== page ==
Short Communication - Journal of Parasitic Diseases: Diagnosis and Therapy (2023) Volume 8, Issue 4
Intestinal Parasites: A Hidden Threat to Human HealthRuanpanun Zhang*
Department of Biology, Federal Rural University of Pernambuco, Dois Irmaos, Recife, Brazil
- *Corresponding Author:
- Ruanpanun Zhang
Department of Biology
Federal Rural University of Pernambuco
Dois Irmaos, Recife, Brazil
Received: 13-Sep-2023, Manuscript No. AAPDDT-23-116777; Editor assigned: 14-Sep-2023, PreQC No. AAPDDT-23-116777(PQ); Reviewed: 28-Sep-2023, QC No. AAPDDT-23-116777; Revised: 29-Sep-2023, Manuscript No. AAPDDT-23-116777(R); Published: 14-Oct-2023, DOI: 10.35841/2591-7846-8.4.158
Citation: Zhang R. Intestinal parasites: A hidden threat to human health. J Parasit Dis Diagn Ther. 2023; 8(4):158
Intestinal parasites are a diverse group of organisms that can infect the human gastrointestinal tract, causing a wide range of health problems. These parasites can be broadly categorized into two main groups: helminths (worms) and protozoa (single-celled organisms). While intestinal parasites are often associated with developing countries, they can be found worldwide, affecting millions of people, particularly in regions with inadequate sanitation and hygiene practices .
The prevalence of intestinal parasites varies across different regions and is influenced by factors such as socioeconomic status, access to clean water, and sanitation facilities. This communication aims to shed light on the significance of intestinal parasites, their modes of transmission, and the impact they have on human health .
Prevalence and Distribution
Intestinal parasites are not limited to any specific geographical area and can be found in both developed and developing countries. However, the prevalence is notably higher in low-income regions where access to clean water and proper sanitation is limited. Common intestinal parasites include roundworms (Ascaris lumbricoides), whipworms (Trichuris trichiura), hookworms (Ancylostoma duodenale and Necator americanus), giardia (Giardia lamblia), and Entamoeba histolytica . The transmission of intestinal parasites can occur through various routes, including:
Contaminated Water: Consumption of untreated or contaminated water can expose individuals to protozoan parasites like Giardia and Cryptosporidium.
Foodborne Transmission: Poor food handling practices and consumption of raw or undercooked seafood can lead to infections with parasites like tapeworms (Taenia spp.) and flukes (Fasciola spp.).
Soil-Transmitted Helminths: Walking barefoot on contaminated soil can lead to the penetration of hookworm larvae through the skin, causing infections.
Fecal-Oral Route: Ingestion of fecally contaminated food, water, or objects can result in infections with a variety of intestinal parasites.
Person-to-Person Transmission: Direct contact with infected individuals, particularly in crowded and unsanitary conditions, can facilitate the spread of certain intestinal parasites.
The presence of intestinal parasites can have various health consequences, ranging from mild discomfort to severe illness. Common symptoms of intestinal parasitic infections include diarrhea, abdominal pain, nausea, vomiting, weight loss, and fatigue. Chronic infections can lead to malnutrition and anemia, particularly in children, which can hinder physical and cognitive development .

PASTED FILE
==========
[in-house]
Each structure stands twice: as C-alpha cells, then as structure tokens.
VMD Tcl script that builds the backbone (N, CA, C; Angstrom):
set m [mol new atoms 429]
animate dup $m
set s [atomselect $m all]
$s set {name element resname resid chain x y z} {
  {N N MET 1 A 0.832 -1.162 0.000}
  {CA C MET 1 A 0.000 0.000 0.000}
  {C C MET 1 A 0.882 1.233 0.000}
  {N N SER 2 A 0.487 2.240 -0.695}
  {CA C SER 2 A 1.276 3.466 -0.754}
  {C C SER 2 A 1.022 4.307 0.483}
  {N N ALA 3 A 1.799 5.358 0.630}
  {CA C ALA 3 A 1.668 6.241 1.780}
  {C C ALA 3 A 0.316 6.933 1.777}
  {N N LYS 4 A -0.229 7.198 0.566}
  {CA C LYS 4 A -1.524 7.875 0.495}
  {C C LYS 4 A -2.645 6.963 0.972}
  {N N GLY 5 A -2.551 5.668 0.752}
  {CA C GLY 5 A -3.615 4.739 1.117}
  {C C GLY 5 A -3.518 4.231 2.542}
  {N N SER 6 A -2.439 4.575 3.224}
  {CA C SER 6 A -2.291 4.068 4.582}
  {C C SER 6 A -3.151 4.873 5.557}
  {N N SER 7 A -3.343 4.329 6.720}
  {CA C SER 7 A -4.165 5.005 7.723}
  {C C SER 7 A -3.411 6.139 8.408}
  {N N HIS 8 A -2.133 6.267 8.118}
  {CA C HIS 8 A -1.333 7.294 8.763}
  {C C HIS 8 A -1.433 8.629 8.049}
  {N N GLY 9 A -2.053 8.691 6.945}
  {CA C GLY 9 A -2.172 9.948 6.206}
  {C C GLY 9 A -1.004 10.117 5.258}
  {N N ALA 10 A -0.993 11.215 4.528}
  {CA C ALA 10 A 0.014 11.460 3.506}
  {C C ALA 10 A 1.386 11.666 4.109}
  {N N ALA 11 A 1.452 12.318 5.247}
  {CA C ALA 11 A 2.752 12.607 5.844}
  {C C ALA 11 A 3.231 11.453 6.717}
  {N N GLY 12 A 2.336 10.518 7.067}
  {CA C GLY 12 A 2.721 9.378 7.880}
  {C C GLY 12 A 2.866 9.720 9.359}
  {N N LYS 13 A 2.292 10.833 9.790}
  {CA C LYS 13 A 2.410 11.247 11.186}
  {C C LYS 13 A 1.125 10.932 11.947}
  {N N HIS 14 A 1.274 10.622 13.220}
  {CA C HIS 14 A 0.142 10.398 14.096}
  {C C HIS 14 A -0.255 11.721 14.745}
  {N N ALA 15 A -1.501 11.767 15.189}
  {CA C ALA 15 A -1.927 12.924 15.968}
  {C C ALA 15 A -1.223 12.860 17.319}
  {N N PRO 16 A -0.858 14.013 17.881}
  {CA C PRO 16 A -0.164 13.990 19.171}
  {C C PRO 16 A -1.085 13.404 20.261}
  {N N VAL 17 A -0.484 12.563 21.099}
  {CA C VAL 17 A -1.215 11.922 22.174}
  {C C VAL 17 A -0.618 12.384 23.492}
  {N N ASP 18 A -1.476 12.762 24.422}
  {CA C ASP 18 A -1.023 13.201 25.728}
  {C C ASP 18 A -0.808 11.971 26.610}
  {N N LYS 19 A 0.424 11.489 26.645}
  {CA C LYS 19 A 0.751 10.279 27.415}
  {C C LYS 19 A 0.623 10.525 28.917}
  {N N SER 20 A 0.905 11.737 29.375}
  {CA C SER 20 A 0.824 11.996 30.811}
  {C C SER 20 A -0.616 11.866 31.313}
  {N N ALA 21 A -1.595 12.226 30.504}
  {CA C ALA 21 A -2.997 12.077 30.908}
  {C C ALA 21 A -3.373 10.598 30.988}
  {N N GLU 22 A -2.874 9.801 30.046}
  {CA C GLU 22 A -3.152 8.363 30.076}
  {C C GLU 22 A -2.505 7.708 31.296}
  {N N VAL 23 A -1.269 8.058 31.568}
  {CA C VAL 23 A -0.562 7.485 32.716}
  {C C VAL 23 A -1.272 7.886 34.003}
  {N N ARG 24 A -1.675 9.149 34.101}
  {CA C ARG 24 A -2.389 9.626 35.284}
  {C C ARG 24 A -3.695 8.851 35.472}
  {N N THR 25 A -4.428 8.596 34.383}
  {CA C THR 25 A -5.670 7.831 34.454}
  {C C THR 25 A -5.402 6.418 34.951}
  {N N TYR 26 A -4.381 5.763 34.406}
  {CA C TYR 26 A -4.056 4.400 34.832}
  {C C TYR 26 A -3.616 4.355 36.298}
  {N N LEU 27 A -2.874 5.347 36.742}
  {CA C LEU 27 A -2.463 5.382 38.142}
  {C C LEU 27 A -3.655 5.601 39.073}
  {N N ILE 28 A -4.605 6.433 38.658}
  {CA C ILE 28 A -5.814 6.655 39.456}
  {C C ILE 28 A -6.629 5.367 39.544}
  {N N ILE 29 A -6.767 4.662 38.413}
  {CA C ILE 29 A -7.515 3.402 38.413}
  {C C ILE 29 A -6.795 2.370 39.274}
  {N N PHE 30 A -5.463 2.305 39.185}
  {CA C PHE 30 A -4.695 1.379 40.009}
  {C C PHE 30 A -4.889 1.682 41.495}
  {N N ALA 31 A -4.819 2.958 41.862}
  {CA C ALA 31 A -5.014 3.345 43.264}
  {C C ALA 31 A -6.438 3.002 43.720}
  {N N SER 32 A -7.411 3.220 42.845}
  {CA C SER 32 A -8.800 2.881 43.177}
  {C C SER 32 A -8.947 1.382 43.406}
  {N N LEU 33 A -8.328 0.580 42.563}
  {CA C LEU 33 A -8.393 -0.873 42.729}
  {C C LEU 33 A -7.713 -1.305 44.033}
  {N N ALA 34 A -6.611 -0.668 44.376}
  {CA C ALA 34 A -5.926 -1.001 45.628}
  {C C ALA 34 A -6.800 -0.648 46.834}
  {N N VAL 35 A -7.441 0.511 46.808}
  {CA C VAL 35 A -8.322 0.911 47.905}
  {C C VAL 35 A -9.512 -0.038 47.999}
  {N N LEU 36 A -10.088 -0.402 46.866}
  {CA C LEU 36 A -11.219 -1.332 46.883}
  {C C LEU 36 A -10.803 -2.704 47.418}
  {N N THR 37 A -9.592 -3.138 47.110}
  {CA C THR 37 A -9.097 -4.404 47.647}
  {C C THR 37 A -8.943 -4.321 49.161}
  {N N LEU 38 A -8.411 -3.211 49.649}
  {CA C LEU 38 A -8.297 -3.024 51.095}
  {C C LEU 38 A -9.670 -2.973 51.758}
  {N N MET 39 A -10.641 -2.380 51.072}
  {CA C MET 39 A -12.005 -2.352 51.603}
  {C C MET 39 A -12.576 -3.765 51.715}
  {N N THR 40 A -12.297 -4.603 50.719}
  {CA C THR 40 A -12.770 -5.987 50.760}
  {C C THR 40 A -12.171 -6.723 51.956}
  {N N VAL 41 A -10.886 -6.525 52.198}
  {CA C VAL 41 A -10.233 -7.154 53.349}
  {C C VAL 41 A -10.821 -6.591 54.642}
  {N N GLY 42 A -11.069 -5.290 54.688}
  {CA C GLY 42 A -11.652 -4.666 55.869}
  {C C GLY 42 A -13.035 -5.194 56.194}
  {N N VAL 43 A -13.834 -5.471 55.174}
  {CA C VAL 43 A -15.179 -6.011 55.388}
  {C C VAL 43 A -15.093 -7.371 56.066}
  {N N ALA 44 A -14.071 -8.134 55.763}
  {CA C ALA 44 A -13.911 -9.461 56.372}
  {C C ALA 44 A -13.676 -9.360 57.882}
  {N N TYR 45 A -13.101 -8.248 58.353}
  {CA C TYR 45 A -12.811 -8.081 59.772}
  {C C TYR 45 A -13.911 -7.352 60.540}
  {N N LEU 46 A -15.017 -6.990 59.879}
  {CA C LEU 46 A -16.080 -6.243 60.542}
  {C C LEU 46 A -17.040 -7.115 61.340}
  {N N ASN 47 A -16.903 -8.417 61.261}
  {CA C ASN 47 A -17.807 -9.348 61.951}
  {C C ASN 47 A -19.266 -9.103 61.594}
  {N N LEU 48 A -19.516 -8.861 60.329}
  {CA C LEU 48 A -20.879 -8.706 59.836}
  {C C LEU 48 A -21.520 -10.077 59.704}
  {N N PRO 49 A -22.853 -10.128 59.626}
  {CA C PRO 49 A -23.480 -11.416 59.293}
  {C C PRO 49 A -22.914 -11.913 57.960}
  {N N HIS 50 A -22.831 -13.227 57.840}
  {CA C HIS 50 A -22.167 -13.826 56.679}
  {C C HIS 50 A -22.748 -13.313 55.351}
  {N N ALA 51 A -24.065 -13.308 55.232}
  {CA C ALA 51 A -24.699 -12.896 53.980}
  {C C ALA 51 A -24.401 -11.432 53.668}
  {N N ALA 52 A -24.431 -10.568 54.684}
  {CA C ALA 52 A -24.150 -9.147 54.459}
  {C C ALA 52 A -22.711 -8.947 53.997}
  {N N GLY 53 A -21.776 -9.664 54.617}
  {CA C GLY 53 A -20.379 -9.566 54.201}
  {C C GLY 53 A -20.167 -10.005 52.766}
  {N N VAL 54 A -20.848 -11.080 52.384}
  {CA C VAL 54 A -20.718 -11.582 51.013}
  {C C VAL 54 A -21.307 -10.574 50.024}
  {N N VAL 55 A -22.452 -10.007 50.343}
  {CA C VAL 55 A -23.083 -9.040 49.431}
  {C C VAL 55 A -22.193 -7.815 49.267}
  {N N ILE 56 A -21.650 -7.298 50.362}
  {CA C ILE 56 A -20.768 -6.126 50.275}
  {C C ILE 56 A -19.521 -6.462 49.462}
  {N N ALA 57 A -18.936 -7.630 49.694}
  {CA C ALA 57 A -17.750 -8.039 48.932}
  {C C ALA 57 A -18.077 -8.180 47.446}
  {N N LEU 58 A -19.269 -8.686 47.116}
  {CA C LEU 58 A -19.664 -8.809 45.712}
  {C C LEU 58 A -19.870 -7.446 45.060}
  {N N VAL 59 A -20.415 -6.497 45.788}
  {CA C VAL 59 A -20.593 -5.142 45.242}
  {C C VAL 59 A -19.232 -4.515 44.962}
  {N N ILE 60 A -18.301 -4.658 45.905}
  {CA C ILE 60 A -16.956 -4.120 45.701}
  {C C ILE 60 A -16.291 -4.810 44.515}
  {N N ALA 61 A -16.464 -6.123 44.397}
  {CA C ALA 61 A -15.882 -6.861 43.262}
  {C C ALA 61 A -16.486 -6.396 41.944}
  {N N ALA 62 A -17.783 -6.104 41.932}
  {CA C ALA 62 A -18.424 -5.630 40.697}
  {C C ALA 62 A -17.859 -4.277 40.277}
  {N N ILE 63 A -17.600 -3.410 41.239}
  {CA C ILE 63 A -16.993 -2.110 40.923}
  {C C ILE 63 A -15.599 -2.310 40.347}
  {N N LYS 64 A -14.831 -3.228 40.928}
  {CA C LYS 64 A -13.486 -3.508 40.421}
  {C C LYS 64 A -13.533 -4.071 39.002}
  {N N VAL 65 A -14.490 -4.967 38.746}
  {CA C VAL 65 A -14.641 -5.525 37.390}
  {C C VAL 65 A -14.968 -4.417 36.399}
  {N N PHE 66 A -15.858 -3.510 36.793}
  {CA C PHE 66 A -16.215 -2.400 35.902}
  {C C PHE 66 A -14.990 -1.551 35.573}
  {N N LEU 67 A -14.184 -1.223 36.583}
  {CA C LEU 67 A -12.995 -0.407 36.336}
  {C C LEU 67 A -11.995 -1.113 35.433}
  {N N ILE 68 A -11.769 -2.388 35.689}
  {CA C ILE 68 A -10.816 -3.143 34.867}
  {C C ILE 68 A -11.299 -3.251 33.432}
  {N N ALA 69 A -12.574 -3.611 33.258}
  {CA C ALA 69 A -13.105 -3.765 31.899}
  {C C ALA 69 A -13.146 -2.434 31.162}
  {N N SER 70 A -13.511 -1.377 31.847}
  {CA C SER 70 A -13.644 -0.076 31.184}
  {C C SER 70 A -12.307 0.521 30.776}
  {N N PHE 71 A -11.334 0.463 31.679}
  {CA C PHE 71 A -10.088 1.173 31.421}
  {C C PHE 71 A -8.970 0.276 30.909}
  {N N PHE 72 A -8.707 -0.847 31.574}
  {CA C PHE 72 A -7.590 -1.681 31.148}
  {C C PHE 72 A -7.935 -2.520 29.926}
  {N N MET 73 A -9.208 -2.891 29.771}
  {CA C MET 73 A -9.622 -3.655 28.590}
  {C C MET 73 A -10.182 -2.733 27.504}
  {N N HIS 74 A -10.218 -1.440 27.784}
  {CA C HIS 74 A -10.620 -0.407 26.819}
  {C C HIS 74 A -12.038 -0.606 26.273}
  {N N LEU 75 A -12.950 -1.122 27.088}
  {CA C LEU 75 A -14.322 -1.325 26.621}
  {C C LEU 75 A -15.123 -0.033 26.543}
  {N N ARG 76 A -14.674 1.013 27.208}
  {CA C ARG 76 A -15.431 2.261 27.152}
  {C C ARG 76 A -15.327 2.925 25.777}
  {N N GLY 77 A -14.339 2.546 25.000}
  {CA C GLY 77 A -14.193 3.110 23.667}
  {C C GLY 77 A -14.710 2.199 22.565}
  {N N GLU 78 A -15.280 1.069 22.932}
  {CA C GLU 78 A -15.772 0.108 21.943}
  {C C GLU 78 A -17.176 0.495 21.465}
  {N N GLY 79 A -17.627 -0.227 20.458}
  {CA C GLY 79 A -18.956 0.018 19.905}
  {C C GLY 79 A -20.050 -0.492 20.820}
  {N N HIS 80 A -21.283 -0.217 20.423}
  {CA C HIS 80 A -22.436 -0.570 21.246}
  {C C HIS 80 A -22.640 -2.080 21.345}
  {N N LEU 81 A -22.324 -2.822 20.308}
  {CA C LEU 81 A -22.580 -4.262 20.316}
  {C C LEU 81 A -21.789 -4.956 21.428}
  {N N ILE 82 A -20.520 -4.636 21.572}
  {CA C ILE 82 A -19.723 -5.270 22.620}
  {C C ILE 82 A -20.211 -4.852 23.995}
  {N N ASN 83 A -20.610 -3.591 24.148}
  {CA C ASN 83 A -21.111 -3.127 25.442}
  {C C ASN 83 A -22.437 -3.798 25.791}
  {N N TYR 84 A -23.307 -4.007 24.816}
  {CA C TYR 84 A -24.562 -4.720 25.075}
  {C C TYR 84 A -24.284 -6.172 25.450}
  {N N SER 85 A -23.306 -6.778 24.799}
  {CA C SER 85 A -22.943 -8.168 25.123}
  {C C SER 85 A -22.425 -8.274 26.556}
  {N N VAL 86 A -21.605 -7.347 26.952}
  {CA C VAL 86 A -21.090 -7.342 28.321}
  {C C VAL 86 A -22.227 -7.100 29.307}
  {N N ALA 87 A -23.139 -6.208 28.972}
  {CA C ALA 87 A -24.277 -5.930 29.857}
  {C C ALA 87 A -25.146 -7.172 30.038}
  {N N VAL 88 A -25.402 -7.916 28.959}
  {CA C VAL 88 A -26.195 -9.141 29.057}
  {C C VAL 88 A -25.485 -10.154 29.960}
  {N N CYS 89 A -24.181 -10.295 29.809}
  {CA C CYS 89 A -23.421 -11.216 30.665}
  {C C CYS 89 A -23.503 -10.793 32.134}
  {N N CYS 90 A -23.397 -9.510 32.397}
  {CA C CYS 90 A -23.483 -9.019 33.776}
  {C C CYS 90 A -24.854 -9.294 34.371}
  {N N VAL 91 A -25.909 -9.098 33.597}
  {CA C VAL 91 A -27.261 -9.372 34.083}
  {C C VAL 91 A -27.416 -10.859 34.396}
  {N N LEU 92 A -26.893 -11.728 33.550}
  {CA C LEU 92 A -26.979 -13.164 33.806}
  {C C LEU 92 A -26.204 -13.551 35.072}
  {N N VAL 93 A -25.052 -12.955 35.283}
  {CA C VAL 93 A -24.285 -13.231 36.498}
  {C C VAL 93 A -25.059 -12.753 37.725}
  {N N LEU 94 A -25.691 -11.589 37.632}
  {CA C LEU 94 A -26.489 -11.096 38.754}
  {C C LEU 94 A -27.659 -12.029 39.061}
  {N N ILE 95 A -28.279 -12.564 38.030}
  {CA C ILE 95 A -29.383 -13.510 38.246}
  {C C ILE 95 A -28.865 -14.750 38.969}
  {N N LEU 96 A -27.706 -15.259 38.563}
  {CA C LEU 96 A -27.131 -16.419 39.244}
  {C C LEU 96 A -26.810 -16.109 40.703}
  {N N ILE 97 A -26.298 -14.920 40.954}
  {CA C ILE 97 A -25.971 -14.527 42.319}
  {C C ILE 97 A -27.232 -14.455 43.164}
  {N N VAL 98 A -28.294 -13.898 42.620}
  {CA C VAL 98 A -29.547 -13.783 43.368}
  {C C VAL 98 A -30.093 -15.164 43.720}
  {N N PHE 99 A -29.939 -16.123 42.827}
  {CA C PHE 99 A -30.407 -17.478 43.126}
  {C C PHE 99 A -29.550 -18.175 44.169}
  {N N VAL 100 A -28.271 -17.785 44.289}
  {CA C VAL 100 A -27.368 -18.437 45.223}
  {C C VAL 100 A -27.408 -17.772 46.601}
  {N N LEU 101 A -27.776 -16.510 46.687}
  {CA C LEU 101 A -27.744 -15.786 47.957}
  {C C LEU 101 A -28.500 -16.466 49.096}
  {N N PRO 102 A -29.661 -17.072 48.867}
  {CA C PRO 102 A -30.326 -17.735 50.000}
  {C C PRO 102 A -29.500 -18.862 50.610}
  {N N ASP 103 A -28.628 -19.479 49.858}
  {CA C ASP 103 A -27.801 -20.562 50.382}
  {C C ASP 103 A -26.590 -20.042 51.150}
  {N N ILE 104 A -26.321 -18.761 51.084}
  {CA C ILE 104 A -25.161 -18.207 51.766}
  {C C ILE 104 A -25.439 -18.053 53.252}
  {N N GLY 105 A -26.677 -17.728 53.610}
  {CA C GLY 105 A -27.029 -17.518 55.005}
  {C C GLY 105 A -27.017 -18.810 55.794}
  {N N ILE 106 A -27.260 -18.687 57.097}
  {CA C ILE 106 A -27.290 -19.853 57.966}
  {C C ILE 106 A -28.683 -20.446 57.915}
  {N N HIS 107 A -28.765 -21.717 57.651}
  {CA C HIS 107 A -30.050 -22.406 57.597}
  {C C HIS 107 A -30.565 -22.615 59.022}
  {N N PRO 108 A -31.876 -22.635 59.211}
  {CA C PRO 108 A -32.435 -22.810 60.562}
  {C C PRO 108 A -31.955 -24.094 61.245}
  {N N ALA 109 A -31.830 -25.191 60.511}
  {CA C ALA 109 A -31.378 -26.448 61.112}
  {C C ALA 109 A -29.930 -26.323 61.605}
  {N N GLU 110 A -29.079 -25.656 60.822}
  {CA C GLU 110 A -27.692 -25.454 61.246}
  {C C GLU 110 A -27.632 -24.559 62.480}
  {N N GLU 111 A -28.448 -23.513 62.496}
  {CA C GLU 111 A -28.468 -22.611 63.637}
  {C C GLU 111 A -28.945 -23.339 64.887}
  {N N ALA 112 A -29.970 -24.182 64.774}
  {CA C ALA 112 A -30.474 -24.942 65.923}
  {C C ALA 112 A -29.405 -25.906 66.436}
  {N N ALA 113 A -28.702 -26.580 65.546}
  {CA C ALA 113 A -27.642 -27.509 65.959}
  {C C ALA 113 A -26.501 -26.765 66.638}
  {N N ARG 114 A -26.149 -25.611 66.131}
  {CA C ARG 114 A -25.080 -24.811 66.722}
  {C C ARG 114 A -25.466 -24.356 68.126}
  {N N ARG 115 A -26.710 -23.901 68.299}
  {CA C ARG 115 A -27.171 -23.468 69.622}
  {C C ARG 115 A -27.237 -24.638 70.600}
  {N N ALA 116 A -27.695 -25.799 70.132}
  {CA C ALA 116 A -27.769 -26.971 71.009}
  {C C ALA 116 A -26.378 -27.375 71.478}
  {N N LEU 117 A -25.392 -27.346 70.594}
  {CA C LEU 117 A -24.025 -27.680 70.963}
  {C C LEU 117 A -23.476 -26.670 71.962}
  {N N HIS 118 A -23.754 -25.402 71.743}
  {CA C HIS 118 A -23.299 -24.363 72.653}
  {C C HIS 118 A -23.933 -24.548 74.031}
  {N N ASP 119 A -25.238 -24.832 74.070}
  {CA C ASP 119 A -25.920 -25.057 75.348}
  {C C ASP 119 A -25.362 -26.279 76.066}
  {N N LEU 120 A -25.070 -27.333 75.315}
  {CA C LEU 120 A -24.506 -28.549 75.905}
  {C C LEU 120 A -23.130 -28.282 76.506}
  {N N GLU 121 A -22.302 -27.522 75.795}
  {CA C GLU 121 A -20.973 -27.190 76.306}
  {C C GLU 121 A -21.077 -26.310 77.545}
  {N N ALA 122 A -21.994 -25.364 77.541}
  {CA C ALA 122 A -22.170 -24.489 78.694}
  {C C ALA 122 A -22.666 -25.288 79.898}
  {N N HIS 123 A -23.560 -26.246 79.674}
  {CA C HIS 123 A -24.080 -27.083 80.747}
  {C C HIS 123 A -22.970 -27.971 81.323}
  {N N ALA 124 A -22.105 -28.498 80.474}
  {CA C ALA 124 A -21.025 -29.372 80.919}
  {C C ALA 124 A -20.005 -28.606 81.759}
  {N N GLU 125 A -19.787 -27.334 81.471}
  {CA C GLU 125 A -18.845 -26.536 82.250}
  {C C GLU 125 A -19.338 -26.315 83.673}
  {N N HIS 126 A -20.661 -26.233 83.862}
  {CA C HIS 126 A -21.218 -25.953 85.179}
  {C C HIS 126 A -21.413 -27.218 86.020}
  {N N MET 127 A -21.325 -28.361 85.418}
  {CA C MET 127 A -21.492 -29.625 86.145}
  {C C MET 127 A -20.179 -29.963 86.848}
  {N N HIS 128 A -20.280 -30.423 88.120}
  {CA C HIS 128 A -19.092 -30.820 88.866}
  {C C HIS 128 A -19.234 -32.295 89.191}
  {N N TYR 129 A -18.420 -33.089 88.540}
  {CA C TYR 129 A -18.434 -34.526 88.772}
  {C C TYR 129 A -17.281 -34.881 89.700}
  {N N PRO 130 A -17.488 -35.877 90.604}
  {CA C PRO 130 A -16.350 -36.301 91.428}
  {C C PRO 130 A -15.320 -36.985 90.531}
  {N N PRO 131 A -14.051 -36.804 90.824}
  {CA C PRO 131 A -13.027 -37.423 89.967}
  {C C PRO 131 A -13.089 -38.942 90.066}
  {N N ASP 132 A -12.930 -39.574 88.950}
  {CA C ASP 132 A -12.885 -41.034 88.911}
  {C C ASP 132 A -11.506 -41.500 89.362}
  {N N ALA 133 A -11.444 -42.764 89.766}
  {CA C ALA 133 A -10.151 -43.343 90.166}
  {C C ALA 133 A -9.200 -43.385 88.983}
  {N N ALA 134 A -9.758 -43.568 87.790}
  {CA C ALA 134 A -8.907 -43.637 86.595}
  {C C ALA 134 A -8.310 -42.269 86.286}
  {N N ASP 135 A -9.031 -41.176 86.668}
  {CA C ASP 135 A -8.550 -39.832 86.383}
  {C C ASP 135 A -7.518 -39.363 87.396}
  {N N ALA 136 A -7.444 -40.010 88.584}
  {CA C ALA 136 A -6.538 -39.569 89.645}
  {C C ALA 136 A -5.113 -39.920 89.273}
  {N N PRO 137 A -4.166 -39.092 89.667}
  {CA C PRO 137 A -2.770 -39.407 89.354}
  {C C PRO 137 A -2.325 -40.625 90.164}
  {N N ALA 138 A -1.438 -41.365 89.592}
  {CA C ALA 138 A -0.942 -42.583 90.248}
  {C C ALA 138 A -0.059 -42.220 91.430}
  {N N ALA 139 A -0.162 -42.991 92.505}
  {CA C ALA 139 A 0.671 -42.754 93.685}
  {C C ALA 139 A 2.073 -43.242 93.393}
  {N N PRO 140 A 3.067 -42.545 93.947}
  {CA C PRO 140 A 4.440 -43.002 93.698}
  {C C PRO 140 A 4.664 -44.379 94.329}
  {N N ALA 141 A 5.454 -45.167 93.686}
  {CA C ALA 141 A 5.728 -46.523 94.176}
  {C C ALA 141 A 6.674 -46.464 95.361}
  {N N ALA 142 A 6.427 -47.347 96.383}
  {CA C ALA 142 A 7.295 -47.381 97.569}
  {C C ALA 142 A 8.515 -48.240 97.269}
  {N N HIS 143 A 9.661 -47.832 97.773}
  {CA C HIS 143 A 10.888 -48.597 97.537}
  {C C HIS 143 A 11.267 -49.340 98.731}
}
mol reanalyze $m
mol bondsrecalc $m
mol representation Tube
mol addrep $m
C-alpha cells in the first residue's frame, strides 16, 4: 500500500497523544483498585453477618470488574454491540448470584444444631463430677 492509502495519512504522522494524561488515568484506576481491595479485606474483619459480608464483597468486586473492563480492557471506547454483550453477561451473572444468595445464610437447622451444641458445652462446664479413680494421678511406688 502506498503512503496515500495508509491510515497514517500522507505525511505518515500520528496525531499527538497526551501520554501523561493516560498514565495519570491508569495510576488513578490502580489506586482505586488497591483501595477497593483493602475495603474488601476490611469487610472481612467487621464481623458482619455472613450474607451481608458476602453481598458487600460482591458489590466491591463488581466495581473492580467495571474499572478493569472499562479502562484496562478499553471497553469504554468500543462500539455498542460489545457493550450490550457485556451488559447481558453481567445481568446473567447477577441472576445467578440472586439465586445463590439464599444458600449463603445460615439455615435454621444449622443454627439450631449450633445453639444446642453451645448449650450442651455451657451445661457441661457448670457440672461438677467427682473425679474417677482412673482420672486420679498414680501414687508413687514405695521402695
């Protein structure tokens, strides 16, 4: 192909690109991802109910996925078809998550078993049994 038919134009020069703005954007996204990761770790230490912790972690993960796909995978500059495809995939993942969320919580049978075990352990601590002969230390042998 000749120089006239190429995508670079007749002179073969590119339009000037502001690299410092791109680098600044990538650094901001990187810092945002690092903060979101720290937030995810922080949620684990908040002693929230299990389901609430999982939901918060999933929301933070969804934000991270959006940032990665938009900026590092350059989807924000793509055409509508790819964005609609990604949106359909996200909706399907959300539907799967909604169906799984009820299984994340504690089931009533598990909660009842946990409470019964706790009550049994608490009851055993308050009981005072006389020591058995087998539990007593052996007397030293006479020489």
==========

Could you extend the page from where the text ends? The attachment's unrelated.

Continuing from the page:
Furthermore, some intestinal parasites can cause long-term complications. For instance, whipworm infections can lead to chronic dysentery, while hookworms can cause iron-deficiency anemia due to blood loss in the intestines. Protozoan parasites like Giardia and Entamoeba histolytica can result in severe diarrhea and, if left untreated, may lead to dehydration and even death .
Intestinal parasites remain a significant public health concern globally, especially in regions with limited access to clean water and sanitation facilities. These parasites can cause a wide range of health problems, from mild gastrointestinal symptoms to severe malnutrition and anemia, with children being particularly vulnerable. Therefore, efforts to control and prevent intestinal parasitic infections should be a priority in affected areas.
Preventive measures such as improved sanitation, access to clean water, and health education are crucial in reducing the transmission of intestinal parasites. Additionally, regular deworming programs and the development of safe and effective treatments are essential in managing and controlling these infections. In conclusion, intestinal parasites are a hidden threat to human health that disproportionately affects vulnerable populations in low-resource settings. It is imperative that public health initiatives and research efforts continue to address this issue to improve the well-being of millions of individuals worldwide.
- Hotez PJ, Brindley PJ, Bethony JM, et al. Helminth infections: the great neglected tropical diseases. J Clin Invest. 2008;118(4):1311-21.
- Crompton DW, Nesheim MC. Nutritional impact of intestinal helminthiasis during the human life cycle. Annu Rev Nutr. 2002;22(1):35-59.
- Petri Jr WA, Haque R. Entamoeba species, including amebic colitis and liver abscess. Mandell, Douglas, and Bennett's principles and practice of infectious diseases. 2015;3047-3058.
- Pullan RL, Smith JL, Jasrasaria R, et al. Global numbers of infection and disease burden of soil transmitted helminth infections in 2010. Parasit Vectors. 2014;7:1-9.
- Amoah AS, Boakye DA, Yazdanbakhsh M, et al. Influence of parasitic worm infections on allergy diagnosis in sub-Saharan Africa. Curr Allergy Asthma Rep. 2017;17:1-9.